With Russia "Demanding Cyprus Out Of The Eurozone" Here Is A List Of Possible Russian Punitive ReprisalsSubmitted by Tyler Durden on 03/24/2013 11:06 -0500
As has been made abundantly clear on these pages since the breakout of the latest Cyprus crisis, the Russian policy vis-a-vis its now former Mediterranean offshore deposit haven-cum-soon to be naval base, has been a simple one: let the country implode on the heels of the Eurozone's latest humiliating policy faux pas, so that Putin can swoop in, pick up assets (including those of a gaseous nature, much to Turkey's chagrin) for free, while being welcome like the victorious Russian red army saving Cyprus from its slavedriving European overlords (a strategy whose culmination Merkel has very generously assisted with). Curiously there had been some confusion about Russia's "noble" motives in Cyprus (seemingly forgetting that in Realpolitik, as in love and war, all is fair). We hope all such confusion can now be put to rest following the clarification by Jorgo Hatzimarkakis, the German Euro deputy of Greek origin, who told Skai television on Sunday morning that Russia did not want Cyprus to stay in the eurozone.
A few moments ago, no bailout proposal in hand, no parliamentary discussion having taken place, and certainly no votes having been cast, the Eurogroup sat down with Cyprus' president Anastasiades, in order to preserve the "democratic" theatrical facade of European decisionmaking. Here, to keep up appearances that Cyprus' opinion is even remotely relevant, Europea's unelected leaders will do what they does best - make a closed door decision affecting the lives of millions of people, which ultimately have one purpose: to preserve the crumbling edifice of the Eurozone project (so carefully preserved in the past few months with superglue, scotch tape and empty promises) and of course the jobs and livelihoods of a few unelected EUrocrats. A preview of this elaborate song and dance ritual is below from Kathimerini. It will be next followed by an even more elaborate song and dance from the Eurozone finance ministers, which will then finally go back to Cyprus, where a decision will likely have to be reached ahead of the Asian FX market open, or all that late Friday "Cyprus is saved" enthusiasm will evaporate in a GETCO millisecond.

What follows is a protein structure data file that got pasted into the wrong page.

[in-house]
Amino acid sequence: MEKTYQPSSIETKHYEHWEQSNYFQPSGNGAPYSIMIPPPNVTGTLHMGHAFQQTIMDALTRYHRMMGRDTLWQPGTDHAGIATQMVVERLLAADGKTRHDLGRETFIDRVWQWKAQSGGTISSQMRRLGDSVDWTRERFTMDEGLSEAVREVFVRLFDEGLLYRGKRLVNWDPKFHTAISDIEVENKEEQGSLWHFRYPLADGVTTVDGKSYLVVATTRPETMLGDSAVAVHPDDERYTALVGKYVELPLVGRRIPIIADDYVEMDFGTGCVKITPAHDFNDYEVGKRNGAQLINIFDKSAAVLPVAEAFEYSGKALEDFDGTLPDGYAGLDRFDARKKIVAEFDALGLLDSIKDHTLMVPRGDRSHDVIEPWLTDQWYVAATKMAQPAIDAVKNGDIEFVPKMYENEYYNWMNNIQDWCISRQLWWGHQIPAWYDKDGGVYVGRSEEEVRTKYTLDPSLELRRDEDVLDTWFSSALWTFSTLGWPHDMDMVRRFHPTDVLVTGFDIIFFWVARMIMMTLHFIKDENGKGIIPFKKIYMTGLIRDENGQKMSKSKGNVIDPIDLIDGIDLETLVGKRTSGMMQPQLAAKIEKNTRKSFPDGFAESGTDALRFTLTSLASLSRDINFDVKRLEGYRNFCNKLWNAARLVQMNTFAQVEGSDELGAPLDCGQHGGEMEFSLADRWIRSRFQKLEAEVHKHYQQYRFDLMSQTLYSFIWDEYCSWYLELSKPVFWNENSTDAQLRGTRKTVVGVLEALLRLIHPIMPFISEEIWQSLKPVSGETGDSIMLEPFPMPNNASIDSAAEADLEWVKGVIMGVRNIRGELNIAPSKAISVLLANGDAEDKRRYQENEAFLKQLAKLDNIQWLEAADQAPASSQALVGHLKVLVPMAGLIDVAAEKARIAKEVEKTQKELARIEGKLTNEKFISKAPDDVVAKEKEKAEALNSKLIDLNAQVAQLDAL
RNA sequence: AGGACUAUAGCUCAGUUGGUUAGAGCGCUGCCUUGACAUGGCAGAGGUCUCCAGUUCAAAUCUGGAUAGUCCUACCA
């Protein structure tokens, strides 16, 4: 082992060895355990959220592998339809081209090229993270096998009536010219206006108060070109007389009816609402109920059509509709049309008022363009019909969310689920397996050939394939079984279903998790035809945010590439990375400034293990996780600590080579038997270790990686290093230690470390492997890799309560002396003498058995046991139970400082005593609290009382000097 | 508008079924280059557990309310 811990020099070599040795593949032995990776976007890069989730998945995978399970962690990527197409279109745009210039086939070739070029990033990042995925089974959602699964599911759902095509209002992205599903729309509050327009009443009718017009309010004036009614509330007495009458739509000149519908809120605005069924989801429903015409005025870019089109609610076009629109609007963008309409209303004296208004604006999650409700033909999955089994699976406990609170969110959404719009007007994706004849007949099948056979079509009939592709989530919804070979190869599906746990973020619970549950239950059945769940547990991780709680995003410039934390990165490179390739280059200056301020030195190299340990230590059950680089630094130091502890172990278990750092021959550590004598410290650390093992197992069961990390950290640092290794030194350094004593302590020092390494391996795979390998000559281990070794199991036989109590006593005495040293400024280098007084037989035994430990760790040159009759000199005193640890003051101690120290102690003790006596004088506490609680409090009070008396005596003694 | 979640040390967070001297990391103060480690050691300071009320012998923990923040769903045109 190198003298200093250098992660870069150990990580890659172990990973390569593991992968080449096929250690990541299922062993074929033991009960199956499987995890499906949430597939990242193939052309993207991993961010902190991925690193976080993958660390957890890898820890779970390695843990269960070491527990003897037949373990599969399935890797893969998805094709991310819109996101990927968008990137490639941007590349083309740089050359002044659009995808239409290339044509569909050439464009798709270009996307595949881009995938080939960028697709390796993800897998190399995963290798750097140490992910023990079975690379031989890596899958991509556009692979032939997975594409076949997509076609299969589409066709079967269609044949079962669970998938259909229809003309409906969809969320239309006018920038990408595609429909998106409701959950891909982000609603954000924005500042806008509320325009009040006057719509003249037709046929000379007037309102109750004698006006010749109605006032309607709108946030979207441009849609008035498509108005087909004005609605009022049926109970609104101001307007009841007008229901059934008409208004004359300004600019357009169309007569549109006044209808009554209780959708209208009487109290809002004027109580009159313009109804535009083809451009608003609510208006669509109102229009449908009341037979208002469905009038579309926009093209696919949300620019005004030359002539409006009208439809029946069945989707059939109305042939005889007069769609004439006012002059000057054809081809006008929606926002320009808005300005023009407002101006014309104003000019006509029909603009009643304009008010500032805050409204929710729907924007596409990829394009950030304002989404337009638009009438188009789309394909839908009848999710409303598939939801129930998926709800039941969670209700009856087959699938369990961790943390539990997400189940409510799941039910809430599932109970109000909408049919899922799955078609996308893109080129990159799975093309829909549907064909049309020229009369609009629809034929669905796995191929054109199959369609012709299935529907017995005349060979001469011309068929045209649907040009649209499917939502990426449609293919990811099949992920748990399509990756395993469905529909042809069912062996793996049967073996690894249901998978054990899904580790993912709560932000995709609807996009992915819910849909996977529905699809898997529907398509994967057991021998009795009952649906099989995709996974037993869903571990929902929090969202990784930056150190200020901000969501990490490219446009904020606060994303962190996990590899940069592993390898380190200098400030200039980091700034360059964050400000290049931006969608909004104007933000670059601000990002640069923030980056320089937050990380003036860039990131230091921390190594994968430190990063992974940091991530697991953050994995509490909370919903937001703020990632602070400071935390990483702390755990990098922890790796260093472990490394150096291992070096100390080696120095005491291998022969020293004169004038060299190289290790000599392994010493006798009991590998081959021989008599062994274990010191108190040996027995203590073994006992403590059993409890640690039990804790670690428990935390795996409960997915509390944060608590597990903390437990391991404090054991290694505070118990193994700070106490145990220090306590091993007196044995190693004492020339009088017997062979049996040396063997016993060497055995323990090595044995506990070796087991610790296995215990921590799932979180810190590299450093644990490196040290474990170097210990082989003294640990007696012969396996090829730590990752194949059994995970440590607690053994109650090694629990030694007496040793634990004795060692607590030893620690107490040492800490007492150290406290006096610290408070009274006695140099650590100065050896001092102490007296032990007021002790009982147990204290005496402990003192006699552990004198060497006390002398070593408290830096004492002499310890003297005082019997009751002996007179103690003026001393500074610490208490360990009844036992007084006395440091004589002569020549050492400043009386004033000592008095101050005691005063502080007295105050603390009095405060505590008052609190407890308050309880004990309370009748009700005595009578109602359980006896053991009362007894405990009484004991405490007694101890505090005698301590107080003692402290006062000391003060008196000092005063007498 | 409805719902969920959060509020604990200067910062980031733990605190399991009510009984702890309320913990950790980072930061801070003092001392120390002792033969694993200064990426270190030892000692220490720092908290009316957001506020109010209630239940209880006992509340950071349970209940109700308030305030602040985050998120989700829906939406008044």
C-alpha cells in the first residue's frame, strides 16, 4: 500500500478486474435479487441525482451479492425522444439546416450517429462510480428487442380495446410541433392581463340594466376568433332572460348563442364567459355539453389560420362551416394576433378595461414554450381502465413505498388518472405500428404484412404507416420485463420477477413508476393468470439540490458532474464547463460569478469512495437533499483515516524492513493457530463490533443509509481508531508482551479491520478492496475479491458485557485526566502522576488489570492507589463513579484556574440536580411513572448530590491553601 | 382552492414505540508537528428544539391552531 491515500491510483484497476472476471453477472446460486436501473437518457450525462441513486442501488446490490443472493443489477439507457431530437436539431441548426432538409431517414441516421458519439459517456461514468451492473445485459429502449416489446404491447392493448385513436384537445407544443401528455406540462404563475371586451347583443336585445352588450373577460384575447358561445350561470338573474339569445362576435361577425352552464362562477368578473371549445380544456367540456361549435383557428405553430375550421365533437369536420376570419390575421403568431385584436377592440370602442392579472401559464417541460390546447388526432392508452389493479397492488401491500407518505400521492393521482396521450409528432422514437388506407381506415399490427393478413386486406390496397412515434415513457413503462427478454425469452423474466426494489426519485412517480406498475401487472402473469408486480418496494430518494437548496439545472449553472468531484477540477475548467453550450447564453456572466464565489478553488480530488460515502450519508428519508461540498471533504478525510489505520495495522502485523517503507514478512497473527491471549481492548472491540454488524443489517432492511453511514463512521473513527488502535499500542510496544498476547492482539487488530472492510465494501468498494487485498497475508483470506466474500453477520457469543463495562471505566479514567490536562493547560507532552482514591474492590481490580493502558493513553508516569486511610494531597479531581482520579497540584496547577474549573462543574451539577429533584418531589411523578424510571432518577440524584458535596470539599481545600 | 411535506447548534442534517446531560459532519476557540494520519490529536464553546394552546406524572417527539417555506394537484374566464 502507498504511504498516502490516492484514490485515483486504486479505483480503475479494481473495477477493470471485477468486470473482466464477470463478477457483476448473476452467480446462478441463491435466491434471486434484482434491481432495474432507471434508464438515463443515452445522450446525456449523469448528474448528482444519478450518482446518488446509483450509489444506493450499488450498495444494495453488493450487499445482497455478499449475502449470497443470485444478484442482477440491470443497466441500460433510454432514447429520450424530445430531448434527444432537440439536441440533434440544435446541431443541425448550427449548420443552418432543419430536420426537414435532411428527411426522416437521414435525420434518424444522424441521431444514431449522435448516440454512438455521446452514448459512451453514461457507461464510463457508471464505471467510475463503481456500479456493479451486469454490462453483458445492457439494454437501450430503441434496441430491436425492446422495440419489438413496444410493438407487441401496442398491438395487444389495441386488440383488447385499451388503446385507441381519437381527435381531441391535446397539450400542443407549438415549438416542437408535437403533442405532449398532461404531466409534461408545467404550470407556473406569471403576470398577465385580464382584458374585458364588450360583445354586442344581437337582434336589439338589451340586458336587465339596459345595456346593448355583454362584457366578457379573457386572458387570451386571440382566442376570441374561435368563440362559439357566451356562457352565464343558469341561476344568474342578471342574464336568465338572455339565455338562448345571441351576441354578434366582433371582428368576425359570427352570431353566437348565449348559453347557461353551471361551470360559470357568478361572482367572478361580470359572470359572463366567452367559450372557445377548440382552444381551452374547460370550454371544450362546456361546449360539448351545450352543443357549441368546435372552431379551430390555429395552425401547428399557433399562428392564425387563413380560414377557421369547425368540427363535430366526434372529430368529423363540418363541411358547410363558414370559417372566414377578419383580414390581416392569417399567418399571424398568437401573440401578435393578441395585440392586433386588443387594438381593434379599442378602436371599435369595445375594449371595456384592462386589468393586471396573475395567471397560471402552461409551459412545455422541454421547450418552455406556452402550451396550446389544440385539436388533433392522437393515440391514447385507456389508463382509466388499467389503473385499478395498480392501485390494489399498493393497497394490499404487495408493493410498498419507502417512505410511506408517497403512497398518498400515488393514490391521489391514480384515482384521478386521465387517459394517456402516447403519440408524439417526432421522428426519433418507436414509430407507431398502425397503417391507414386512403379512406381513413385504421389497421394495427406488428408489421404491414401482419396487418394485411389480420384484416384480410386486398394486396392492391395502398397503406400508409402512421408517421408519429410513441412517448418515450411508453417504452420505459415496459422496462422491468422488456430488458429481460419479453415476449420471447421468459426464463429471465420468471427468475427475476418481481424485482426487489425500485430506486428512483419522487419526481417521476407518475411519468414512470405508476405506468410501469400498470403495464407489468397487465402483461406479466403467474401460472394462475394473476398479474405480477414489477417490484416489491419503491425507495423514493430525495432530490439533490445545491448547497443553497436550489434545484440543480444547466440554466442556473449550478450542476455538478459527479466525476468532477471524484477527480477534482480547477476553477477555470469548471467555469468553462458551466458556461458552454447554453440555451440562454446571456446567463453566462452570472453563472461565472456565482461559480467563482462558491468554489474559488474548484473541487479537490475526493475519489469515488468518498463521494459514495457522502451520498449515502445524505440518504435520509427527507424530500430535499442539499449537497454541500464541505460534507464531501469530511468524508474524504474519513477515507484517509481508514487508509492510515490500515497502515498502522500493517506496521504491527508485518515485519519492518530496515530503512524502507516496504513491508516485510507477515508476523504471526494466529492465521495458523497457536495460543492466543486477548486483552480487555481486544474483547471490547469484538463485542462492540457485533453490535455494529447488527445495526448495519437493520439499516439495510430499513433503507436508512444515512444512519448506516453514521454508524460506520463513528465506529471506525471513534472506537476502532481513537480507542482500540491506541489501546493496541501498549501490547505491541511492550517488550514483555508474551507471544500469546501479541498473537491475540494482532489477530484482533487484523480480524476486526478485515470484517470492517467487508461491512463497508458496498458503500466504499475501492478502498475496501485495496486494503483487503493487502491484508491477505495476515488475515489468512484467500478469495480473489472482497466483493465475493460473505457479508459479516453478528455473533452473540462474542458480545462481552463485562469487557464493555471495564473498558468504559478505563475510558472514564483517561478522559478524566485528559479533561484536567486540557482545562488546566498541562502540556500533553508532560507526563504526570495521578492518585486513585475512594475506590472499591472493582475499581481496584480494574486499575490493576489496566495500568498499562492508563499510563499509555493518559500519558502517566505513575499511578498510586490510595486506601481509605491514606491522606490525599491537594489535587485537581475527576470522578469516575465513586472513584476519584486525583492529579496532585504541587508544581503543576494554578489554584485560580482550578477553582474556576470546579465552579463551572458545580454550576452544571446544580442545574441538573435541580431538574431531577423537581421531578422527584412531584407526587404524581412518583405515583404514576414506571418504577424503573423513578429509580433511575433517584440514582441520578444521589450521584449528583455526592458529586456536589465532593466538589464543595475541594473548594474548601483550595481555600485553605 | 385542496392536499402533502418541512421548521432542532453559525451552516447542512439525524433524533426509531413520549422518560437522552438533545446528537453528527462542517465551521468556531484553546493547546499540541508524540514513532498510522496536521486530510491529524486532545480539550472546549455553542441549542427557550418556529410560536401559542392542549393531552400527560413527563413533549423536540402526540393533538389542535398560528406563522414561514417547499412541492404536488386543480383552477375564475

As we recently discussed, many euroskeptics are pushing Cypriot lawmakers to default, devalue, and decouple from the Euro - understanding that the short-term pain of such a move will lead to much more sustainable gains afterwards. But BofAML raises the question of what damage (and required response) would occur in the remainder of the European Union should Cyprus leave (or be pushed ). Unlike some EU leaders suggestions, BofAML suggests the contagion and growth impacts could last a decade; but it is the policy reaction of the ECB that is most crucial to understand and how it may rapidly lead to a German decision on debt mutualization (or not) that should be most concerning.